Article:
Investors looking to buy quality growth stocks that have been beaten up in the stock market sell-off need look no further than Cathie Wood’s technology-focused funds for ideas. In that vein of thought, I’ve picked out three stocks for consideration. Positioning-technology stock Trimble (NASDAQ: TRMB), industrial-technology stock Teledyne (NYSE: TDY), and Alphabet (NASDAQ: GOOGL) (NASDAQ: GOOG) are all excellent stocks worth looking at.
Trimble’s growth opportunity
Positioning-technology company Trimble’s origins lie in helping customers with positioning. Examples include geospatial mapping, pinpointing positioning on construction and infrastructure projects, or simply monitoring trucking fleets.
However, given advances in analytical technology and digital modeling, the company has an opportunity to become an increasingly important part of its customers’ daily workflow and decision-making processes. By doing so, it can generate significant cost savings and help reduce waste.
For example, trucking-fleet routes can be optimized, farmers can use precision agriculture to tend the land precisely, and construction and infrastructure projects can be completed with less time and energy wasted.
These initiatives imply growth in Trimble’s hardware and, more importantly, its higher-margin software. All told, the company has revenue-growth and margin-expansion opportunities. It also has a high degree of recurring revenue, giving it earnings stability throughout the economic cycle.
All of these reasons are why Trimble is a no-brainer stock to buy for 2023 and also why it’s Wood’s second-largest position in the ARK Autonomous Tech. & Robotics ETF (exchange-traded fund).
Teledyne, imaging the future
In an information age where advances in analytics and digital modeling (as discussed above) mean data can be used more productively, it’s becoming increasingly important to “sense, analyze, and distribute information.” That’s where Teledyne comes in.
Around 57% of its revenue comes from digital imaging (high-performance cameras, sensors, and systems), which are often used in industrial processes for quality control and defense industries. Its instrumentation segment (23%) provides test equipment, monitoring, and control instrumentation across various industries. Aerospace and defense (12%) provide electronic components and communications equipment, while engineered systems (8%) sell into the space, energy, and defense markets.
The company was transformed following the $8.2 billion (including net debt) acquisition of Flir in 2021. The deal significantly expanded Teledyne’s imaging capability.
Given Teledyne’s exposure to attractive markets in 2023 — namely aerospace, space, and defense (around 26% of its sales go to the U.S. Government, principally, the Department of Defense) — and its long-term growth prospects in areas like environmental monitoring, ocean science, and sustainability, the company stands well-positioned to deal with any slowdown in the industrial sector in 2023 and beyond.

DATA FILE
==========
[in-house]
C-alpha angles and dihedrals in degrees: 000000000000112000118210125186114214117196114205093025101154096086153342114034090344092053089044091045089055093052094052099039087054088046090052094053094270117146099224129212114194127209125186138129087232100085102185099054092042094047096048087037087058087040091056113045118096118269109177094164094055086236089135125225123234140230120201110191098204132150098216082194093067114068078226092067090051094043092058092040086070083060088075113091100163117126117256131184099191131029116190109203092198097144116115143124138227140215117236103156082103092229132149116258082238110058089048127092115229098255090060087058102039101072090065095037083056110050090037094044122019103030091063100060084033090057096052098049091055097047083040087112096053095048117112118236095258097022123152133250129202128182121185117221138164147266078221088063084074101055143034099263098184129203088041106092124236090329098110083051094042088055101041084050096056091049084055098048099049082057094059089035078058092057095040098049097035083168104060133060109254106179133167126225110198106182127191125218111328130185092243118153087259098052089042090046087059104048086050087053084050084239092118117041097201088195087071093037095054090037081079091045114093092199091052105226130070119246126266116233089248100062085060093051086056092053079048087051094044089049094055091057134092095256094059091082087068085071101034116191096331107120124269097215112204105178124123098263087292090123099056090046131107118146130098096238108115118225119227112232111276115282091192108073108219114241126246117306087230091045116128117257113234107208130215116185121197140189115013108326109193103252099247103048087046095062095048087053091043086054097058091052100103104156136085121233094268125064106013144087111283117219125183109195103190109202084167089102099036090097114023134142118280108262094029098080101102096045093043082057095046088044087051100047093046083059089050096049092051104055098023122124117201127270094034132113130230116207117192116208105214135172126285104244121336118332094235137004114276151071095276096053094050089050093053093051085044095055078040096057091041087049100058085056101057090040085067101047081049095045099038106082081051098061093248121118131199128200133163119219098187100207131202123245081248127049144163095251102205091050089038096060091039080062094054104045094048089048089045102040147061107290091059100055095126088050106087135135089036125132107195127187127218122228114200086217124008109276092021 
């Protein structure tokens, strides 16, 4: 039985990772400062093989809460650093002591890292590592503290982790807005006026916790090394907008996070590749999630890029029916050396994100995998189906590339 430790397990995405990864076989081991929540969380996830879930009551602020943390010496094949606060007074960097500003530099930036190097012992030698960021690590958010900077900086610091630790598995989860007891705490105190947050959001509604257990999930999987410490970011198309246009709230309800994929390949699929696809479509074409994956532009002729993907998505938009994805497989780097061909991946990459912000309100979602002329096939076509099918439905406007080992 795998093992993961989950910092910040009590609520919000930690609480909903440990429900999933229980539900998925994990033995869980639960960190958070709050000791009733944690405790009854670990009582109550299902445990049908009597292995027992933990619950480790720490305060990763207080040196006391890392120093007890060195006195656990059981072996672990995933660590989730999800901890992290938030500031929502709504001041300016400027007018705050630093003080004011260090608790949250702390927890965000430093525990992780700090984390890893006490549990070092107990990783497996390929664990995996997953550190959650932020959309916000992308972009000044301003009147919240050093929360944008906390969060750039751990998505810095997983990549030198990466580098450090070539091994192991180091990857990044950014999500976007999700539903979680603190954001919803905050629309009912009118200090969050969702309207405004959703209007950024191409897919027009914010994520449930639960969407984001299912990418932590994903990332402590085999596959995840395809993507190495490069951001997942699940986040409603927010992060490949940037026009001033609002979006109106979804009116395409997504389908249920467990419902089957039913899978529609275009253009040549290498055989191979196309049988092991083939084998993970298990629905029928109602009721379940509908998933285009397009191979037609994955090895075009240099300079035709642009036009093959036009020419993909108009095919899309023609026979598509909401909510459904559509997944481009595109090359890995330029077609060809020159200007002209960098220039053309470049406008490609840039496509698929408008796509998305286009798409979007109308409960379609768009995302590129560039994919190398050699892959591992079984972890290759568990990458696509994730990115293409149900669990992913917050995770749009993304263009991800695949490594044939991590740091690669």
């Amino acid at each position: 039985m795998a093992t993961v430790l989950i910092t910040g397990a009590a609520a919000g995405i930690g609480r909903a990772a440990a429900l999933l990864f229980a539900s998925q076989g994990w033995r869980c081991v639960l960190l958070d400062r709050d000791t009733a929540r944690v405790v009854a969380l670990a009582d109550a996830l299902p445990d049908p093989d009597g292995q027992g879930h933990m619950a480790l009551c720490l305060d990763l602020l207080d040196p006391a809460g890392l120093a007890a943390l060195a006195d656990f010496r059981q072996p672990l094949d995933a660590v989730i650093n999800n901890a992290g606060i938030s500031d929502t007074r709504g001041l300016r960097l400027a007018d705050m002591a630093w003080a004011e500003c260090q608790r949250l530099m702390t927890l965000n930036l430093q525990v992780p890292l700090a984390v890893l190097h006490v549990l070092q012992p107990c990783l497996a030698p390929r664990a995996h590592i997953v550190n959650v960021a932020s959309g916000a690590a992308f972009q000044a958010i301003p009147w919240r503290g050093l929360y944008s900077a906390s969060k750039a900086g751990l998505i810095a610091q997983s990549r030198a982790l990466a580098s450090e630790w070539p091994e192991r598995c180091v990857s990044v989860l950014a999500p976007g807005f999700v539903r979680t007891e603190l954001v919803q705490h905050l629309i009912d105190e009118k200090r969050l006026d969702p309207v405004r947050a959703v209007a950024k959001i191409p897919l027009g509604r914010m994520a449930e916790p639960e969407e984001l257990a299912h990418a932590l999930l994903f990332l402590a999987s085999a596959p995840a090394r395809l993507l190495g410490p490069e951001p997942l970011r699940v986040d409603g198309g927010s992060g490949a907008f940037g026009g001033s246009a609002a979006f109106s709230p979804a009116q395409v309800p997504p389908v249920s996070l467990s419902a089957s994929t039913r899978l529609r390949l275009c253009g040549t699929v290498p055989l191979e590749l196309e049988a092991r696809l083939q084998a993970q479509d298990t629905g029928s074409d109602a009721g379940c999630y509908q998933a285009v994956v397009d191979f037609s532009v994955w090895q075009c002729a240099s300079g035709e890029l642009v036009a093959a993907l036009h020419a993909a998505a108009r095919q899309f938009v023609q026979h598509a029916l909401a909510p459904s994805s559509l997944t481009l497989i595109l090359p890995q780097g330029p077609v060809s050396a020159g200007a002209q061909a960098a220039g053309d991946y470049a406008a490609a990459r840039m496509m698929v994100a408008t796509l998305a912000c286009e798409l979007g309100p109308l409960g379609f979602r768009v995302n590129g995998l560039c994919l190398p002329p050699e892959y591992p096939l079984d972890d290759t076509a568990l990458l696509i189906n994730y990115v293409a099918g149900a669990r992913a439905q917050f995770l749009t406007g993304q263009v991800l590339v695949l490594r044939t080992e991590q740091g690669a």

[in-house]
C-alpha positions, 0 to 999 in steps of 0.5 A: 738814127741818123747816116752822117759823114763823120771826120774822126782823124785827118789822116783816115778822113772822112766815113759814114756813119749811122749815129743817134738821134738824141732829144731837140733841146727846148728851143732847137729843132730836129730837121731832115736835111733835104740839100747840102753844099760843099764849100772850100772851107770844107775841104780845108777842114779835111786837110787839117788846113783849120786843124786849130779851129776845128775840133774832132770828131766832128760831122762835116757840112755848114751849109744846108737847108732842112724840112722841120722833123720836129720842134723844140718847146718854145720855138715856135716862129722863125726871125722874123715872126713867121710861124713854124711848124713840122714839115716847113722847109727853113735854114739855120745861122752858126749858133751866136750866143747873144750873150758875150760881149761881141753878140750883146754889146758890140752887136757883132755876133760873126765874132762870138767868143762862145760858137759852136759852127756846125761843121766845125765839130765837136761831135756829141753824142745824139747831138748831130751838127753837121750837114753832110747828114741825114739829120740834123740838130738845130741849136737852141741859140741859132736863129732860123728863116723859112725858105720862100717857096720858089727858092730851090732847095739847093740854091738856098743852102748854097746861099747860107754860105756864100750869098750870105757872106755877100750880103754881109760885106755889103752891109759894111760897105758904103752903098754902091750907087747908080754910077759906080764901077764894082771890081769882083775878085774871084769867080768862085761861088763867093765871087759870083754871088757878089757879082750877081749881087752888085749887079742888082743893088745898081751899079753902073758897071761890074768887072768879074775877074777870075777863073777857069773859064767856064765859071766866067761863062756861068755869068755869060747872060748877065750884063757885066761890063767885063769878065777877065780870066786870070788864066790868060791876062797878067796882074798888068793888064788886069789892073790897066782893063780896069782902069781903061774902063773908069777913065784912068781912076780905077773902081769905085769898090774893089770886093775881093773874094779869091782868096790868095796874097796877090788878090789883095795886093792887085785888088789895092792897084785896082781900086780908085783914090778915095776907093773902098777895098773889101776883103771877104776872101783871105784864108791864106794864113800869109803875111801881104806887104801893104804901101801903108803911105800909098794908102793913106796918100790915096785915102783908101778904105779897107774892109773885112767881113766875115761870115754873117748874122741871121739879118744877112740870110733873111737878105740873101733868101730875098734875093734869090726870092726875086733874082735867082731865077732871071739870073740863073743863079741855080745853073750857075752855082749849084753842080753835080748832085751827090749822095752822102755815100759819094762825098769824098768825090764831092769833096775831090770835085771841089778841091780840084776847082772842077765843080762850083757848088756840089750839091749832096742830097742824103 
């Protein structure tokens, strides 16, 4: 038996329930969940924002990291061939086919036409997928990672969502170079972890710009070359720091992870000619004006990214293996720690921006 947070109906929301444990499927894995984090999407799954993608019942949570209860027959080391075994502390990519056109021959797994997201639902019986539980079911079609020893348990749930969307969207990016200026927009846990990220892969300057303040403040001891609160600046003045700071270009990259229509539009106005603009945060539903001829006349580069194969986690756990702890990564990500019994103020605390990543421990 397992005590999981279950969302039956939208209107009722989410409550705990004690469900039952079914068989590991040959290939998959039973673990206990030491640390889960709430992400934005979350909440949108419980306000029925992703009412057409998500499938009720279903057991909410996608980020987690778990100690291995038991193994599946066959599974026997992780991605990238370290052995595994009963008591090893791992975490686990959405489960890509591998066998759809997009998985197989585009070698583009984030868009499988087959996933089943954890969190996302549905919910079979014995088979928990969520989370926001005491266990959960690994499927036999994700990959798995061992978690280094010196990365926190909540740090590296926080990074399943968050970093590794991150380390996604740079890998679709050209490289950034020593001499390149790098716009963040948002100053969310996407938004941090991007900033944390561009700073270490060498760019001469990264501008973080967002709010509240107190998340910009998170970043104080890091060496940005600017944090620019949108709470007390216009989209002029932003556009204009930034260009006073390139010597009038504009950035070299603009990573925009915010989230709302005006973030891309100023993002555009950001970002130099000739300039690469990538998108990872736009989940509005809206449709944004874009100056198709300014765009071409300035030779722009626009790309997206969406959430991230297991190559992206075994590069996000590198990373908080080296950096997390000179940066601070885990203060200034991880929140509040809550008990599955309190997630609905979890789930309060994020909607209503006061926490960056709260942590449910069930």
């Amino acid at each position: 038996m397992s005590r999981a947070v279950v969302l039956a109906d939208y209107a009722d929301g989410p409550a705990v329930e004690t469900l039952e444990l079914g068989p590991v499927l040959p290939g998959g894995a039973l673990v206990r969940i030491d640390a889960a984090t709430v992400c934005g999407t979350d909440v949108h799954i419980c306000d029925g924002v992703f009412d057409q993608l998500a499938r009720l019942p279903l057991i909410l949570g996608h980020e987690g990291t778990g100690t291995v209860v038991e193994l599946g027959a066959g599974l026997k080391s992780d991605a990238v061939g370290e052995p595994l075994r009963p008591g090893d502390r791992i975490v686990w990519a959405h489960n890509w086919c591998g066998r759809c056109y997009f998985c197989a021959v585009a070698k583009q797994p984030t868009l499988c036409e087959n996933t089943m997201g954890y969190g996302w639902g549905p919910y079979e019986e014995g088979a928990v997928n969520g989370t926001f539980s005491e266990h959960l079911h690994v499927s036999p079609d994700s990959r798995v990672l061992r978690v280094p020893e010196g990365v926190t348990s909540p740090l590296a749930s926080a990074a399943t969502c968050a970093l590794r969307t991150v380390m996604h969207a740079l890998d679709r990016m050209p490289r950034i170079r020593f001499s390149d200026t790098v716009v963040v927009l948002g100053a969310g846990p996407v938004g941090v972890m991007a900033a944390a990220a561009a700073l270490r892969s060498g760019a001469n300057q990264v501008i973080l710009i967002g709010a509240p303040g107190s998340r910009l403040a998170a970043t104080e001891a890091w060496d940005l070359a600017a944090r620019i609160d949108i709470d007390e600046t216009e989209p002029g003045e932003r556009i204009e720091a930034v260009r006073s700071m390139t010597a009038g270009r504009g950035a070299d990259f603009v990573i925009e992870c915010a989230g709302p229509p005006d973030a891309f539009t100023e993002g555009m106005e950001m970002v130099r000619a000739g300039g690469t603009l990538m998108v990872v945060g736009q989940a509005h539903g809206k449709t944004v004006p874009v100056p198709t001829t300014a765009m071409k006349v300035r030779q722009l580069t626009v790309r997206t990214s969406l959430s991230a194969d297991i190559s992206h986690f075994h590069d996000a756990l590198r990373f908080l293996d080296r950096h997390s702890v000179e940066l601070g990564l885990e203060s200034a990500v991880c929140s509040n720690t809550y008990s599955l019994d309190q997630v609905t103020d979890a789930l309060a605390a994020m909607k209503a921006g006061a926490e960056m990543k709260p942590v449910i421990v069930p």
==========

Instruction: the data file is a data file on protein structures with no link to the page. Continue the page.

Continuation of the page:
Wood holds Teledyne in two funds — the ARK Autonomous Tech. & Robotics ETF and the ARK Space Exploration & Innovation ETF.
Alphabet’s cash flow is compelling
There’s a strong case for buying stock in Google-owner Alphabet, but I’m not sure it’s the same reason why Wood holds it. Given the ARK funds’ growth orientation, Wood is likely looking at the fast-growing (but currently unprofitable) Google Cloud computing services business. The investment in Google Cloud is supported by the astonishing earnings and cash flow generation at Google Services (search, YouTube ads, Google network, and “other”).
It’s a powerful combination, and Google’s seemingly unassailable position in search across various devices gives it the kind of business moat other companies only dream of.
Based on Wall Street analyst consensus, Alphabet is set to generate an incredible $223 billion in free cash flow in 2022-2024 — enough to buy Boeing and still have $100 billion in change. It’s also equivalent to 18% of Alphabet’s market cap. As such, Alphabet (held in the ARK Autonomous Tech. & Robotics ETF) is an excellent value stock wrapped up in a growth-stock’s clothing.
If Alphabet is, indeed, a value stock generating huge amounts of cash, it’s somewhat puzzling that the company has no plans to pay a dividend yet, and it’s hard not to think that pressure will build on the issue. The company has been making layoffs this year and cutting costs in the process. That’s not the typical behavior of a growth-orientated company with huge amounts of cash at its disposal. Instead, Alphabet should, arguably, be taking advantage of the slowdown to invest in growth initiatives.
Its advertising revenue will surely come under pressure in a slowing economy, but the opportunity to hire high-quality staff (and invest for growth) is much better in a downturn. It’s time for Alphabet to pay a dividend.
10 stocks we like better than Trimble
When our award-winning analyst team has a stock tip, it can pay to listen. After all, the newsletter they have run for over a decade, Motley Fool Stock Advisor, has tripled the market.*
They just revealed what they believe are the ten best stocks for investors to buy right now… and Trimble wasn’t one of them! That’s right — they think these 10 stocks are even better buys.
*Stock Advisor returns as of January 9, 2023
Suzanne Frey, an executive at Alphabet, is a member of The Motley Fool’s board of directors. Lee Samaha has no position in any of the stocks mentioned. The Motley Fool has positions in and recommends Alphabet. The Motley Fool recommends Teledyne Technologies and Trimble. The Motley Fool has a disclosure policy.